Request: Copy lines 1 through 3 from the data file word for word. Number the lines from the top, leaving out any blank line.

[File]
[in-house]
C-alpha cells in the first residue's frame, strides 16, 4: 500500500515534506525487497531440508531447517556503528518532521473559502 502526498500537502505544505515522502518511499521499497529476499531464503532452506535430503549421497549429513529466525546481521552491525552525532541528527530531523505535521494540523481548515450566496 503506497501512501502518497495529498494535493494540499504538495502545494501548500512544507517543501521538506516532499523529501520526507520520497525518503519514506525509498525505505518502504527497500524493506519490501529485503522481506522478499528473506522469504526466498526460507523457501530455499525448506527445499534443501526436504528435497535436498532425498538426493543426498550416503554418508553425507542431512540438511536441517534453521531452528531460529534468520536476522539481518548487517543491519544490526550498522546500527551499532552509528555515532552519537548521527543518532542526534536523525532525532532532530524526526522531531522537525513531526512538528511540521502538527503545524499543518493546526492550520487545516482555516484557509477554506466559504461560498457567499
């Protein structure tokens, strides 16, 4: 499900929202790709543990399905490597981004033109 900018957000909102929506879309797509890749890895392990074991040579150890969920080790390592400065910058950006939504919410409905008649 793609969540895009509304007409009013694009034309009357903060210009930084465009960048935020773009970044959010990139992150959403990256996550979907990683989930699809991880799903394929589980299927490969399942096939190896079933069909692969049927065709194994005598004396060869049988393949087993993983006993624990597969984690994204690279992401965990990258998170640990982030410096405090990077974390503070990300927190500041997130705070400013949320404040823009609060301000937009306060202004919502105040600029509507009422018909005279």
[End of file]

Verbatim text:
[in-house]
C-alpha cells in the first residue's frame, strides 16, 4: 500500500515534506525487497531440508531447517556503528518532521473559502 502526498500537502505544505515522502518511499521499497529476499531464503532452506535430503549421497549429513529466525546481521552491525552525532541528527530531523505535521494540523481548515450566496 503506497501512501502518497495529498494535493494540499504538495502545494501548500512544507517543501521538506516532499523529501520526507520520497525518503519514506525509498525505505518502504527497500524493506519490501529485503522481506522478499528473506522469504526466498526460507523457501530455499525448506527445499534443501526436504528435497535436498532425498538426493543426498550416503554418508553425507542431512540438511536441517534453521531452528531460529534468520536476522539481518548487517543491519544490526550498522546500527551499532552509528555515532552519537548521527543518532542526534536523525532525532532532530524526526522531531522537525513531526512538528511540521502538527503545524499543518493546526492550520487545516482555516484557509477554506466559504461560498457567499
């Protein structure tokens, strides 16, 4: 499900929202790709543990399905490597981004033109 900018957000909102929506879309797509890749890895392990074991040579150890969920080790390592400065910058950006939504919410409905008649 793609969540895009509304007409009013694009034309009357903060210009930084465009960048935020773009970044959010990139992150959403990256996550979907990683989930699809991880799903394929589980299927490969399942096939190896079933069909692969049927065709194994005598004396060869049988393949087993993983006993624990597969984690994204690279992401965990990258998170640990982030410096405090990077974390503070990300927190500041997130705070400013949320404040823009609060301000937009306060202004919502105040600029509507009422018909005279």